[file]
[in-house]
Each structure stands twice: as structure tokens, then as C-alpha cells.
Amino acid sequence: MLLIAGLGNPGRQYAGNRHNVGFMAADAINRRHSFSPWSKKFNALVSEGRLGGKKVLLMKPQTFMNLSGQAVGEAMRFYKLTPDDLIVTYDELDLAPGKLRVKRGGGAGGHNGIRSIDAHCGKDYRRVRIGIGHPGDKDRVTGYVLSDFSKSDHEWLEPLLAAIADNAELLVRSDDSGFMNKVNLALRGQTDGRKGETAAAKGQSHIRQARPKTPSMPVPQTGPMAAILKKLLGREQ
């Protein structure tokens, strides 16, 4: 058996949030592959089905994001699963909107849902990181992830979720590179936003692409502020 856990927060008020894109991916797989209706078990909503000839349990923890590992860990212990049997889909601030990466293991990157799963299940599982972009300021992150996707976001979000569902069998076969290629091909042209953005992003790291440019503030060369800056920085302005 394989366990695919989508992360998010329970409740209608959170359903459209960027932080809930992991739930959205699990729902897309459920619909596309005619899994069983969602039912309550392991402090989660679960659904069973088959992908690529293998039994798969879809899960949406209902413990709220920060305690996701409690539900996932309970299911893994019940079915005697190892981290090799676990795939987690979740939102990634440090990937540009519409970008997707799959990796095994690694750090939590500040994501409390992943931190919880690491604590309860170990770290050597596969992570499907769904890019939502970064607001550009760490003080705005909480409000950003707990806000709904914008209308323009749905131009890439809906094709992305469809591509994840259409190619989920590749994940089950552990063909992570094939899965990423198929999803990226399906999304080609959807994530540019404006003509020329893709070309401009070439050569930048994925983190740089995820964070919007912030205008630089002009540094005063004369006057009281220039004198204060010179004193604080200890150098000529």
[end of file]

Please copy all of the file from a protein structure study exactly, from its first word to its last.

[in-house]
Each structure stands twice: as structure tokens, then as C-alpha cells.
Amino acid sequence: MLLIAGLGNPGRQYAGNRHNVGFMAADAINRRHSFSPWSKKFNALVSEGRLGGKKVLLMKPQTFMNLSGQAVGEAMRFYKLTPDDLIVTYDELDLAPGKLRVKRGGGAGGHNGIRSIDAHCGKDYRRVRIGIGHPGDKDRVTGYVLSDFSKSDHEWLEPLLAAIADNAELLVRSDDSGFMNKVNLALRGQTDGRKGETAAAKGQSHIRQARPKTPSMPVPQTGPMAAILKKLLGREQ
């Protein structure tokens, strides 16, 4: 058996949030592959089905994001699963909107849902990181992830979720590179936003692409502020 856990927060008020894109991916797989209706078990909503000839349990923890590992860990212990049997889909601030990466293991990157799963299940599982972009300021992150996707976001979000569902069998076969290629091909042209953005992003790291440019503030060369800056920085302005 394989366990695919989508992360998010329970409740209608959170359903459209960027932080809930992991739930959205699990729902897309459920619909596309005619899994069983969602039912309550392991402090989660679960659904069973088959992908690529293998039994798969879809899960949406209902413990709220920060305690996701409690539900996932309970299911893994019940079915005697190892981290090799676990795939987690979740939102990634440090990937540009519409970008997707799959990796095994690694750090939590500040994501409390992943931190919880690491604590309860170990770290050597596969992570499907769904890019939502970064607001550009760490003080705005909480409000950003707990806000709904914008209308323009749905131009890439809906094709992305469809591509994840259409190619989920590749994940089950552990063909992570094939899965990423198929999803990226399906999304080609959807994530540019404006003509020329893709070309401009070439050569930048994925983190740089995820964070919007912030205008630089002009540094005063004369006057009281220039004198204060010179004193604080200890150098000529």